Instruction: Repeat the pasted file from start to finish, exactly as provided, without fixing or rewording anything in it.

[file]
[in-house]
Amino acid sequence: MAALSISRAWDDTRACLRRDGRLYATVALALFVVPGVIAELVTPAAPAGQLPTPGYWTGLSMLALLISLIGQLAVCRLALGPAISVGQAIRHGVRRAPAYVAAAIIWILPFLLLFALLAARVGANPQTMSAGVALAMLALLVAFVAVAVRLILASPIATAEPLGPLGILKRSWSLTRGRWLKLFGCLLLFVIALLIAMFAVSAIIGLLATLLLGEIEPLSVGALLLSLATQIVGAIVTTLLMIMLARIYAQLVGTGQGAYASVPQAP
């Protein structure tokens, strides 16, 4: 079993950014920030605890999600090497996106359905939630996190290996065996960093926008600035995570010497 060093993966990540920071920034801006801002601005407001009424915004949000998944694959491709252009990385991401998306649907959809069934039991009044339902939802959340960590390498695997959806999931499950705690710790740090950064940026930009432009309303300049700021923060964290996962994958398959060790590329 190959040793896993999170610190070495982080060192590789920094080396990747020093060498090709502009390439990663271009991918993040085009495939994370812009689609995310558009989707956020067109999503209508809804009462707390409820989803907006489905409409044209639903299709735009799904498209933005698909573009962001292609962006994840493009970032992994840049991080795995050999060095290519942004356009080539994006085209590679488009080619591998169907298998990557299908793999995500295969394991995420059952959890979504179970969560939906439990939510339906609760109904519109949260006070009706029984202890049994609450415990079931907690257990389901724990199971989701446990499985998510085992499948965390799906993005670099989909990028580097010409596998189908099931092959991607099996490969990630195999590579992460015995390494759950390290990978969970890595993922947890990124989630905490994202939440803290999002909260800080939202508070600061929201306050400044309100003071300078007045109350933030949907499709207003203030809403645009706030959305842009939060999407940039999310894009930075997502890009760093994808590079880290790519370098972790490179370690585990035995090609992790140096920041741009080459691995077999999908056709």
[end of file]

[in-house]
Amino acid sequence: MAALSISRAWDDTRACLRRDGRLYATVALALFVVPGVIAELVTPAAPAGQLPTPGYWTGLSMLALLISLIGQLAVCRLALGPAISVGQAIRHGVRRAPAYVAAAIIWILPFLLLFALLAARVGANPQTMSAGVALAMLALLVAFVAVAVRLILASPIATAEPLGPLGILKRSWSLTRGRWLKLFGCLLLFVIALLIAMFAVSAIIGLLATLLLGEIEPLSVGALLLSLATQIVGAIVTTLLMIMLARIYAQLVGTGQGAYASVPQAP
């Protein structure tokens, strides 16, 4: 079993950014920030605890999600090497996106359905939630996190290996065996960093926008600035995570010497 060093993966990540920071920034801006801002601005407001009424915004949000998944694959491709252009990385991401998306649907959809069934039991009044339902939802959340960590390498695997959806999931499950705690710790740090950064940026930009432009309303300049700021923060964290996962994958398959060790590329 190959040793896993999170610190070495982080060192590789920094080396990747020093060498090709502009390439990663271009991918993040085009495939994370812009689609995310558009989707956020067109999503209508809804009462707390409820989803907006489905409409044209639903299709735009799904498209933005698909573009962001292609962006994840493009970032992994840049991080795995050999060095290519942004356009080539994006085209590679488009080619591998169907298998990557299908793999995500295969394991995420059952959890979504179970969560939906439990939510339906609760109904519109949260006070009706029984202890049994609450415990079931907690257990389901724990199971989701446990499985998510085992499948965390799906993005670099989909990028580097010409596998189908099931092959991607099996490969990630195999590579992460015995390494759950390290990978969970890595993922947890990124989630905490994202939440803290999002909260800080939202508070600061929201306050400044309100003071300078007045109350933030949907499709207003203030809403645009706030959305842009939060999407940039999310894009930075997502890009760093994808590079880290790519370098972790490179370690585990035995090609992790140096920041741009080459691995077999999908056709």